Monday, June 6, 2016


In culminating this course, the third event I went to was the book release of Professor Vesna's collaboration project "Morphano: Works by Victoria Vesna - A Decade of Collaboration 2002-2012 with Nanoscientist James Gimzewski."

As a huge fan of Professor Vesna and her work, this event was very inspirational to my personal opinions towards art and science collaborations. I was extremely excited to hear her and her colleagues speak about open involvement to anyone interested in becoming a part of the movement.

It was inspiring to see a collaboration lasting a decade long and even still present. In my personal experience with working with other artists, it was hard to keep the passion required to succeed in place with lots of uncontrollable disruptions between other members of the groups, in terms of effort and recognition.

I think the "Brainstorming" piece where Professor Vesna and her colleagues made visual representations of brain storming by performance was accurate in reinstating the philosophical significance of putting minds of different creators, science and art, in a room together to work.

In quoting Linda Weintraub from the Professor Vesna's book, she states, "Like the experience of the sublime, frontiers of exploration are often identified with radical shifts of scale," I think she reinstates the comments made by Professor Gimzewski, where he said that the scientific method has been been explored and pushed to its limits, that we need artists now to innovate and make new leaps in science and art all together. I felt very emotionally connected to this idea and still think about how anyone could get involved if creativity has become more of a prerequisite than technical knowledge in this case.


I have stressed that there is a high level of philosophy in all of these lectures and events, that it is not just bringing two worlds together, but the possibility of doing so has existed for so long and is still undermined, and it offers more recognition to human intelligence and its possibilities.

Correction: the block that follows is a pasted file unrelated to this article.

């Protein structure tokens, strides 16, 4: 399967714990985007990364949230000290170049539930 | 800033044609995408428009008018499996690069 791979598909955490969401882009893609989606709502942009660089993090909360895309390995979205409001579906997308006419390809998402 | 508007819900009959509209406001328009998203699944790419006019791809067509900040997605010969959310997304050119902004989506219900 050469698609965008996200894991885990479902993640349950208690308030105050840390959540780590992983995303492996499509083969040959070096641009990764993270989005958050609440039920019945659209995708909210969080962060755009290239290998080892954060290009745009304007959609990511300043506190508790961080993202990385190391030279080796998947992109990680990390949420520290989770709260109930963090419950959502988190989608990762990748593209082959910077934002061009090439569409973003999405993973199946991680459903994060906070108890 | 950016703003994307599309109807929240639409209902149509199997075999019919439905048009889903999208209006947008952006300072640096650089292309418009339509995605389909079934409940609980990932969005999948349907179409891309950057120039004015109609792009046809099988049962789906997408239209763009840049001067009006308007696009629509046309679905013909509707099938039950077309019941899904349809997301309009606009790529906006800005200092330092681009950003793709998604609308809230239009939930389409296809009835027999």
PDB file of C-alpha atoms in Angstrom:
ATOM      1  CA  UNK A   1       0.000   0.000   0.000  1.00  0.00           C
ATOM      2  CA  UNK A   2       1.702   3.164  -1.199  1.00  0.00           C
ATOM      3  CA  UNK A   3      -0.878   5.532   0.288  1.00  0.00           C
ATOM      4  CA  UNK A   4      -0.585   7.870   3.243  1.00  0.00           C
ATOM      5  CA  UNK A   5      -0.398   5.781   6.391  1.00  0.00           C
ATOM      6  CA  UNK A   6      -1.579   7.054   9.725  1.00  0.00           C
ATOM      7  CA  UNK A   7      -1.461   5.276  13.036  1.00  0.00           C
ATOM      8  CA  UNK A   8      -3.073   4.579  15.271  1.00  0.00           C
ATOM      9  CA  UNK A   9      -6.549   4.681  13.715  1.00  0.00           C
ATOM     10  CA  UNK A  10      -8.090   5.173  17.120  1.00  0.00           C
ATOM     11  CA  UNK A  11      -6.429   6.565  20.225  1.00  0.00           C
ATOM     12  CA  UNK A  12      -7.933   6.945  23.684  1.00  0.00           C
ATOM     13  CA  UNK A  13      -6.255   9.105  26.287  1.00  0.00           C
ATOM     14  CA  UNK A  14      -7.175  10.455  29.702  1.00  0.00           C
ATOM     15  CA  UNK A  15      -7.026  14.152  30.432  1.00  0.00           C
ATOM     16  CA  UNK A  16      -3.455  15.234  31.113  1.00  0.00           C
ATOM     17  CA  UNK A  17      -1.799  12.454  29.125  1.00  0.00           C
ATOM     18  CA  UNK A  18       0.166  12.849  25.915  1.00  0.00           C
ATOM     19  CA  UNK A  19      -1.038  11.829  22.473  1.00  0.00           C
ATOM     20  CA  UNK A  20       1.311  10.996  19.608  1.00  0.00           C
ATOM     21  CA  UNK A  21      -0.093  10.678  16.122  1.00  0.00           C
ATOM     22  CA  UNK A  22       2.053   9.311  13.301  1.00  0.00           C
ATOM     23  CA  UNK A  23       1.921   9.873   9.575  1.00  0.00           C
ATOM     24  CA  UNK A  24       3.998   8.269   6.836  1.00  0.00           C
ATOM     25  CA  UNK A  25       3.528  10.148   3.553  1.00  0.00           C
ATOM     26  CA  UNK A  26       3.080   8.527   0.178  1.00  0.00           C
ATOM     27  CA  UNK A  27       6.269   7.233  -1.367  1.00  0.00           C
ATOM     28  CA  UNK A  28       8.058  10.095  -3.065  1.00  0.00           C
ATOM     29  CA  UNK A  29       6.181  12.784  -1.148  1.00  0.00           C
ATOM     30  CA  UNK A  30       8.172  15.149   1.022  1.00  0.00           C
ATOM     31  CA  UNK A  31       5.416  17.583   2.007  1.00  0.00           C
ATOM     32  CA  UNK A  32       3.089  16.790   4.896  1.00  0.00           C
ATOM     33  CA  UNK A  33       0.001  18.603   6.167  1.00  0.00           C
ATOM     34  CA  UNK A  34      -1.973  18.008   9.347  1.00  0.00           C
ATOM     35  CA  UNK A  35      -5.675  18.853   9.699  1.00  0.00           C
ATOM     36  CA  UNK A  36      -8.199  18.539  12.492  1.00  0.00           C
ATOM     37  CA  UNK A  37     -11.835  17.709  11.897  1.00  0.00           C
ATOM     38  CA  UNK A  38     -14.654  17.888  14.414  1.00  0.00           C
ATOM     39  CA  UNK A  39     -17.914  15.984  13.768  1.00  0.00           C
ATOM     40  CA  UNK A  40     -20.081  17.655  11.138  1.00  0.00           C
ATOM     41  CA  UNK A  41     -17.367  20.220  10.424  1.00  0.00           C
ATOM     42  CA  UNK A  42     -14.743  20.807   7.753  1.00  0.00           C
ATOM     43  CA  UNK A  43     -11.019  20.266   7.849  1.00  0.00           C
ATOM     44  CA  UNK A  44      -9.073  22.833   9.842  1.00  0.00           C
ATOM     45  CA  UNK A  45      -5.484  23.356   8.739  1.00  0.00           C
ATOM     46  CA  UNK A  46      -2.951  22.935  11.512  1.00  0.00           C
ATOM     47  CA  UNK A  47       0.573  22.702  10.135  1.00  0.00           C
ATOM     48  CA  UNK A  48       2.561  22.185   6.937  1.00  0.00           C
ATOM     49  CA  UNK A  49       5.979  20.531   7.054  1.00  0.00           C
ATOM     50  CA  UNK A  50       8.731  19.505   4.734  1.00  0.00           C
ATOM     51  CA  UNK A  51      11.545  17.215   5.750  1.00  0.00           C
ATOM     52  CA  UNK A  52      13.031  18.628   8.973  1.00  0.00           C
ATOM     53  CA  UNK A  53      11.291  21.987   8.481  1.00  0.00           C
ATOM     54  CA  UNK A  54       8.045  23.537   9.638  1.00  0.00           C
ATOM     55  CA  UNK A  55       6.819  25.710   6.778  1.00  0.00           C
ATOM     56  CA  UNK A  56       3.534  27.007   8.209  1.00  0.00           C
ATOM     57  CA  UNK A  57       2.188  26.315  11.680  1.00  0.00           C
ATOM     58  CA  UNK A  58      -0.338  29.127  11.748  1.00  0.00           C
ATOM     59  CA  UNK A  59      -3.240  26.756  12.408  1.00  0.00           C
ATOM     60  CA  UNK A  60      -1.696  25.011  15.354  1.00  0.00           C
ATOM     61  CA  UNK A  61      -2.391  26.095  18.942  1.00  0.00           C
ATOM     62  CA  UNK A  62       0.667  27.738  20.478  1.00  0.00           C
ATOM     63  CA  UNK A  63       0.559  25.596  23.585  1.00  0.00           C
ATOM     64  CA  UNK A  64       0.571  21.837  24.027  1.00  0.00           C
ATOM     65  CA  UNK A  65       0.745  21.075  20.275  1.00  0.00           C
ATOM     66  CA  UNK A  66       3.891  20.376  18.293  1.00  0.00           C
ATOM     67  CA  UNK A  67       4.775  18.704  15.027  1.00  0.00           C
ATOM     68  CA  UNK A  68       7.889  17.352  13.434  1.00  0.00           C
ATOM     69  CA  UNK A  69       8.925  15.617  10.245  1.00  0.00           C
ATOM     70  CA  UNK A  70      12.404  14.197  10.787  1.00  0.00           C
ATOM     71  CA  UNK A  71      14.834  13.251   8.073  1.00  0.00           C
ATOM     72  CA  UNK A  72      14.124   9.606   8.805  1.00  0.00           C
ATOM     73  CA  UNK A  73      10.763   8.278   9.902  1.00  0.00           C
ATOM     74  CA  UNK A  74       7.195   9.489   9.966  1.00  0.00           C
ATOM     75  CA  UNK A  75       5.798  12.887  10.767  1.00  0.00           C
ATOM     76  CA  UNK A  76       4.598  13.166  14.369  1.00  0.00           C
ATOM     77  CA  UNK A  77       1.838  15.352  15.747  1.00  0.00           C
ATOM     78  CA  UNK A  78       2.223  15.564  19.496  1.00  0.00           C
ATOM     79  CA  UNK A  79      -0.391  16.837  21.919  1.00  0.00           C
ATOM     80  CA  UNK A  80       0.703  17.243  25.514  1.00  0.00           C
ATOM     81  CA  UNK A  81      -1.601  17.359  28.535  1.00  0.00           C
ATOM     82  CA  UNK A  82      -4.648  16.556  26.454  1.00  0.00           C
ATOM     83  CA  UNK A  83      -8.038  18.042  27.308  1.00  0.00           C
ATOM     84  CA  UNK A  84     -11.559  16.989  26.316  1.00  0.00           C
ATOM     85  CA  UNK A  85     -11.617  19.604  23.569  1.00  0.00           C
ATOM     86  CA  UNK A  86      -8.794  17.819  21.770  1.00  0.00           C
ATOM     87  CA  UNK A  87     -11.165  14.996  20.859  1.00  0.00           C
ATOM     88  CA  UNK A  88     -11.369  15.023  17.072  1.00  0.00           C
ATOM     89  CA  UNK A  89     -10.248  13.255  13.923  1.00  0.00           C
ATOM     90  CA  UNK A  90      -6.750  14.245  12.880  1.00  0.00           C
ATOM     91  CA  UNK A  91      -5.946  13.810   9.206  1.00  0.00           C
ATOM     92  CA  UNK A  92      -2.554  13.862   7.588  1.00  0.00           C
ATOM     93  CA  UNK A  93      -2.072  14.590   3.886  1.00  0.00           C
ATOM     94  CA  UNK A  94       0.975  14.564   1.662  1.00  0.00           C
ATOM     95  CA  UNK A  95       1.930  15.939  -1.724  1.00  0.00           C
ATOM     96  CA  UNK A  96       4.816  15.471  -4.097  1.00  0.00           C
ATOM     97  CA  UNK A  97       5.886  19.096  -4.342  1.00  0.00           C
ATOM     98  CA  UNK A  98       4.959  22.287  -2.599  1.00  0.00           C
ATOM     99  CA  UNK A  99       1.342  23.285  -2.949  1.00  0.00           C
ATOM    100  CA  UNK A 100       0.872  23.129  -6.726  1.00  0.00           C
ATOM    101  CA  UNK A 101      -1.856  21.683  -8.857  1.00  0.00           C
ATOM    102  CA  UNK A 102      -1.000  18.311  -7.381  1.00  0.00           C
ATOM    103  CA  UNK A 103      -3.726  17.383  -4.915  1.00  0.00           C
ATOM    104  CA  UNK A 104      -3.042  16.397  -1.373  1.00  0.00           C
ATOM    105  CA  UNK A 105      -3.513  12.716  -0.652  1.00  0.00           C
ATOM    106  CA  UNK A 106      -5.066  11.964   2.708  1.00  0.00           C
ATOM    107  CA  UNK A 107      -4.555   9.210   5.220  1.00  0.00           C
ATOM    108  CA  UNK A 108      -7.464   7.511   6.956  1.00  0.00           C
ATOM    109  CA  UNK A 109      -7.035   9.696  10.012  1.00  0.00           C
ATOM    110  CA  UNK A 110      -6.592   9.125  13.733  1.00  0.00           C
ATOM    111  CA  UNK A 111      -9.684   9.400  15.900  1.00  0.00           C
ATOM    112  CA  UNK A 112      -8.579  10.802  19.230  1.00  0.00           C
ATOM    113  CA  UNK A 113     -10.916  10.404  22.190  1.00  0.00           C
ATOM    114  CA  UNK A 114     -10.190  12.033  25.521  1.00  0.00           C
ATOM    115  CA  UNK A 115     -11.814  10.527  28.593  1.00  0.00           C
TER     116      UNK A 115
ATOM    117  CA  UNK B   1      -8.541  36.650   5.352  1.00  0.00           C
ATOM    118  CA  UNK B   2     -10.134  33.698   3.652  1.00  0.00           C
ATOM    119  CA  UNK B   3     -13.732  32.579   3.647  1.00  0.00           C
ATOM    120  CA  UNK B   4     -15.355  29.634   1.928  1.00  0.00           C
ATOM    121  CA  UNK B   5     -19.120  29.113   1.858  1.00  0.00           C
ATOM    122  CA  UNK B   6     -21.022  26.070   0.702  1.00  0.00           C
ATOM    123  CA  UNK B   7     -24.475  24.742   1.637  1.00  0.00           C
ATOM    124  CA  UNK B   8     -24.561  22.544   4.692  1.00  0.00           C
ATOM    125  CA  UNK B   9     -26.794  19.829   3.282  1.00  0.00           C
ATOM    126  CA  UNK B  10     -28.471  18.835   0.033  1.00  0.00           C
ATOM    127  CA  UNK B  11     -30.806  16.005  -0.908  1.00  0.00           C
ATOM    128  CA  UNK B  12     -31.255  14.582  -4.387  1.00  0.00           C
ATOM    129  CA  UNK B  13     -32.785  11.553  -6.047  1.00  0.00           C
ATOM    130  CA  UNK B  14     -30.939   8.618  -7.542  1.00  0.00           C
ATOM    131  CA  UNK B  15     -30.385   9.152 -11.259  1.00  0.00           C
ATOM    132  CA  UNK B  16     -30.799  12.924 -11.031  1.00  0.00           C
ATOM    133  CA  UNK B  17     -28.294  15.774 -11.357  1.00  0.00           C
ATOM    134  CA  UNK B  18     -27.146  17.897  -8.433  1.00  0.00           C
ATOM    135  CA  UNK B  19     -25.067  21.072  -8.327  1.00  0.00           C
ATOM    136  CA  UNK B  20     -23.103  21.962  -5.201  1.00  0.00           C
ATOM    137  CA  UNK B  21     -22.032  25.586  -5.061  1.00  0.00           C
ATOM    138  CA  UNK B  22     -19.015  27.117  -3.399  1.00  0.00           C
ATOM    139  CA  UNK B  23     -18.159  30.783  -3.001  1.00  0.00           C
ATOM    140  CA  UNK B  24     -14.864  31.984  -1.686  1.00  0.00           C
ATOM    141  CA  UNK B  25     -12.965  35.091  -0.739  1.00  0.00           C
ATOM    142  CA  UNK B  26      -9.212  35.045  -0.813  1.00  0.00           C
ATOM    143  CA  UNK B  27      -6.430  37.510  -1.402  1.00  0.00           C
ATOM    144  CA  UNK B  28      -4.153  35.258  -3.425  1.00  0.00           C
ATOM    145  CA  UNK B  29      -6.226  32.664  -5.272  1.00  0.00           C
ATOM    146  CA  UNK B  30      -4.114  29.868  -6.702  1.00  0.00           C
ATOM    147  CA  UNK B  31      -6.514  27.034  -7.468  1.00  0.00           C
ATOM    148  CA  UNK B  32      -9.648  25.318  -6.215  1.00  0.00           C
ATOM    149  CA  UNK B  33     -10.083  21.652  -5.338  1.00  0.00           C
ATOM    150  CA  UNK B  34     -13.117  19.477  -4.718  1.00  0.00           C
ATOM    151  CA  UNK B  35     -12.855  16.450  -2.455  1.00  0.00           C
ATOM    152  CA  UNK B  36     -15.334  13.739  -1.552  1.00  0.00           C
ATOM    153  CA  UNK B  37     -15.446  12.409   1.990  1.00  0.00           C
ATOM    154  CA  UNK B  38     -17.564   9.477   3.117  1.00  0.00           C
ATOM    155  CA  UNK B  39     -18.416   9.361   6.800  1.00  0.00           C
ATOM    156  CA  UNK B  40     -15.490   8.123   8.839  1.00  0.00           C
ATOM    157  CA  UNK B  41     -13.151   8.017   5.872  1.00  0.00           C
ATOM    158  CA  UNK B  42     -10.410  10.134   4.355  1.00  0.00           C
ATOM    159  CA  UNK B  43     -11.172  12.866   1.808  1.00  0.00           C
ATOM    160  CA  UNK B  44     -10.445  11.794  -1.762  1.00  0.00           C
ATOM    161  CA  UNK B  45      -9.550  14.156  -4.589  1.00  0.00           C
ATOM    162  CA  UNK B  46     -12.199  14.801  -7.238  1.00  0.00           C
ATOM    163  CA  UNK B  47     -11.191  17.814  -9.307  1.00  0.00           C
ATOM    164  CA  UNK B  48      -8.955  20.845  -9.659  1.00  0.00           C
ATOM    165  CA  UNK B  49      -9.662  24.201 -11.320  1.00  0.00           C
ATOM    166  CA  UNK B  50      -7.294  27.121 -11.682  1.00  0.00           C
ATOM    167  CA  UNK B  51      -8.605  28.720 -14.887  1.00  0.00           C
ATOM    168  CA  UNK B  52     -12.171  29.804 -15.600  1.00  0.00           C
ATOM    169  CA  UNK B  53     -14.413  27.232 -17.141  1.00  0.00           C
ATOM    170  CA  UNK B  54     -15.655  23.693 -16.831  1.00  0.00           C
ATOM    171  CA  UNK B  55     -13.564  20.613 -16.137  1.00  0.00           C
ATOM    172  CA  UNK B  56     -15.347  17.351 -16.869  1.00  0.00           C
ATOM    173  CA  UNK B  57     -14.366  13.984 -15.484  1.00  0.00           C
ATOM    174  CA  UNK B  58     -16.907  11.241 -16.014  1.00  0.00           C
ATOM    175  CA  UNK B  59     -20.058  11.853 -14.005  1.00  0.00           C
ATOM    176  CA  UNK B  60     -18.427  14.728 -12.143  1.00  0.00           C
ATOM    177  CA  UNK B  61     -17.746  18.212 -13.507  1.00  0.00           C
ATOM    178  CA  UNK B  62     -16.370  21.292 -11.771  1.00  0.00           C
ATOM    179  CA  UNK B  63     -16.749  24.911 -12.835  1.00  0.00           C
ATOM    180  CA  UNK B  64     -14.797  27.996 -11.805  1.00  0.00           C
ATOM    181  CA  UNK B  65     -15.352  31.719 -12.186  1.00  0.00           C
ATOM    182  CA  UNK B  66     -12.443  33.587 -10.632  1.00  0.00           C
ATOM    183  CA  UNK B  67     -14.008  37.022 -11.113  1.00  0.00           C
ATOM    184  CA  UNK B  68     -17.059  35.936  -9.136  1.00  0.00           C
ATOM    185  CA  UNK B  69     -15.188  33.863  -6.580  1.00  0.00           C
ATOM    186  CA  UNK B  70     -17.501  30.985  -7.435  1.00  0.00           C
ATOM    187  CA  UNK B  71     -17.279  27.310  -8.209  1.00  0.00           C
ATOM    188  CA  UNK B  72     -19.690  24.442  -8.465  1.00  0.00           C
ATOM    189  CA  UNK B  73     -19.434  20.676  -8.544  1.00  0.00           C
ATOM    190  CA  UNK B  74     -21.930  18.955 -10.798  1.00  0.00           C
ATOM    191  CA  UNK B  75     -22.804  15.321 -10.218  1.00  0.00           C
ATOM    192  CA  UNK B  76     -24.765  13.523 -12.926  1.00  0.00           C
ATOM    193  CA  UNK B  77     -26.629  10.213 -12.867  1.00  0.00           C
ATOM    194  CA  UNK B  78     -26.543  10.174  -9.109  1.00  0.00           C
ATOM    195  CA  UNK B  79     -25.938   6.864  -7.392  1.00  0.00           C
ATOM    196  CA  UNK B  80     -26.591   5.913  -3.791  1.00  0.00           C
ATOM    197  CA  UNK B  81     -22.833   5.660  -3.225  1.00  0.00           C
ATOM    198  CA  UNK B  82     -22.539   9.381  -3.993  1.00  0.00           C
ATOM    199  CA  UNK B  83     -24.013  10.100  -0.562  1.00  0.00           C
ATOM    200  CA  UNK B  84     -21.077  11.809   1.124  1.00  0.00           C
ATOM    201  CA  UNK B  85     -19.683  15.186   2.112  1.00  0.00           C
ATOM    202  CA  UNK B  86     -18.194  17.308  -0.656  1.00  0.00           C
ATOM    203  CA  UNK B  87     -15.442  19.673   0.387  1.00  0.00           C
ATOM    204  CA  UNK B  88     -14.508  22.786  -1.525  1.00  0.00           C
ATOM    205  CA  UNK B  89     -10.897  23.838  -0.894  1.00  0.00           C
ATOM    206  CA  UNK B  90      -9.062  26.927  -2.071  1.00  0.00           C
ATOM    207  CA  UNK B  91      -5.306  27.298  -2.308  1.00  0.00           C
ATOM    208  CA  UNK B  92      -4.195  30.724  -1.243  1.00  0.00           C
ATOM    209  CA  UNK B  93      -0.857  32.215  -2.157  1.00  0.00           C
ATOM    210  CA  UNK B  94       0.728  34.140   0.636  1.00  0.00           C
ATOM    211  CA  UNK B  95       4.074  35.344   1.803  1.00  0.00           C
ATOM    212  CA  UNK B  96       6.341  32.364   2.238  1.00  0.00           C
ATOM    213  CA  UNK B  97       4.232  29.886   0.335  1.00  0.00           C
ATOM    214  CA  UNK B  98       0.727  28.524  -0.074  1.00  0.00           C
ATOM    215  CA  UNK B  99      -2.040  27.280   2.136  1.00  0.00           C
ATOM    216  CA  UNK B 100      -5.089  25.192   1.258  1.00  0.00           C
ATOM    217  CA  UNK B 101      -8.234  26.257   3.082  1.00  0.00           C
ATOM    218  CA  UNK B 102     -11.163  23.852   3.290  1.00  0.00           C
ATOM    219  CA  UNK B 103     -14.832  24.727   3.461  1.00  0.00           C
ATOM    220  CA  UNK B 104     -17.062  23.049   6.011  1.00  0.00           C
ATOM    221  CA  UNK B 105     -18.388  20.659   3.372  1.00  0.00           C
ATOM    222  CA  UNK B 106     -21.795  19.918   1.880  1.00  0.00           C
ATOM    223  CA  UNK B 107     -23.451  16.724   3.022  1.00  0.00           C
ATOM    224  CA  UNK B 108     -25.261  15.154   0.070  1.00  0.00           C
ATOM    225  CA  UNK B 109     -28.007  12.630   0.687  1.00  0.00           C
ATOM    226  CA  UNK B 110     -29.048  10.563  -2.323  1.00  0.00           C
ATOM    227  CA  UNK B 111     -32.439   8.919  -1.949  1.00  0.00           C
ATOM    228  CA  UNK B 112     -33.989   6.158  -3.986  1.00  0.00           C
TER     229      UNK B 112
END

(Crackled Neurons by Greg A. Dunn -

This course and event has motivated to do more research in neuroscience and art. In an article by Stanford University, they reinstate one of the class themes that it is "characterizes art as imaginative,
subjective, narrative, and often controversial, but very rarely scientific."

(Art piece of brain activity by Audrius Plioplys

The idea of bringing artists to scientific settings is something I constantly express admiration for. Take for example, artist Audrius Plioplys has "has transformed the artist's studio into a neurobiology research laboratory: he has merged neuroscience with art." It is interesting to see how controversial this idea is and how people write about it. Also, I came across the 'Neuroesthetics' movement that takes "a scientific approach to the study of aesthetic perceptions of art, music, or any object that can give rise to aesthetic judgments." I am excited to see how all these movements and collaborations expand to the mainstream in my lifetime.

How do we explain the origins of art without understanding the human brain that neuroscience attempts to do, and how do we neglect the possibilities that may result with careful applications of neuroscience and scientific data to artistic expression? These are a few of the things I've thought about. I do not have the answers to them, however. I feel like most people that are in the forefront of this movement are experimenting to find out. I want a place in this movement.

Thank you so much for this opportunity to learn and be exposed to truths I never knew existed before, as well as the potential I never knew I had. I really hope I find my way working in this field. I believe we are all capable of learning, some faster and easier than others, but I think for me specifically, I will find it challenging and rewarding to apply my learning skills to new concepts in both science and art. Thank you Professor Vesna, Symrin, and Professor Gimzewski again for all the values given to me in this course.

Paulina Shafir


VICTORIA VESNA. Victoria Vesna. N.p., n.d. Web.

Huang, Mengfei. "The Neuroscience of Creativity." Comic Art, Creativity and the Law (n.d.): 7-11. Http:// Web. <>.

"Art of Neuroscience." Society for Neuroscience. N.p., n.d. Web. <>.


Noe, Alva. "Art and the Limits of Neuroscience." Opinionator Art and the Limits of Neuroscience Comments. New York Times, 4 Dec. 2011. Web. <>.

"Neuroesthetics." Wikipedia. Wikimedia Foundation, n.d. Web. <>.

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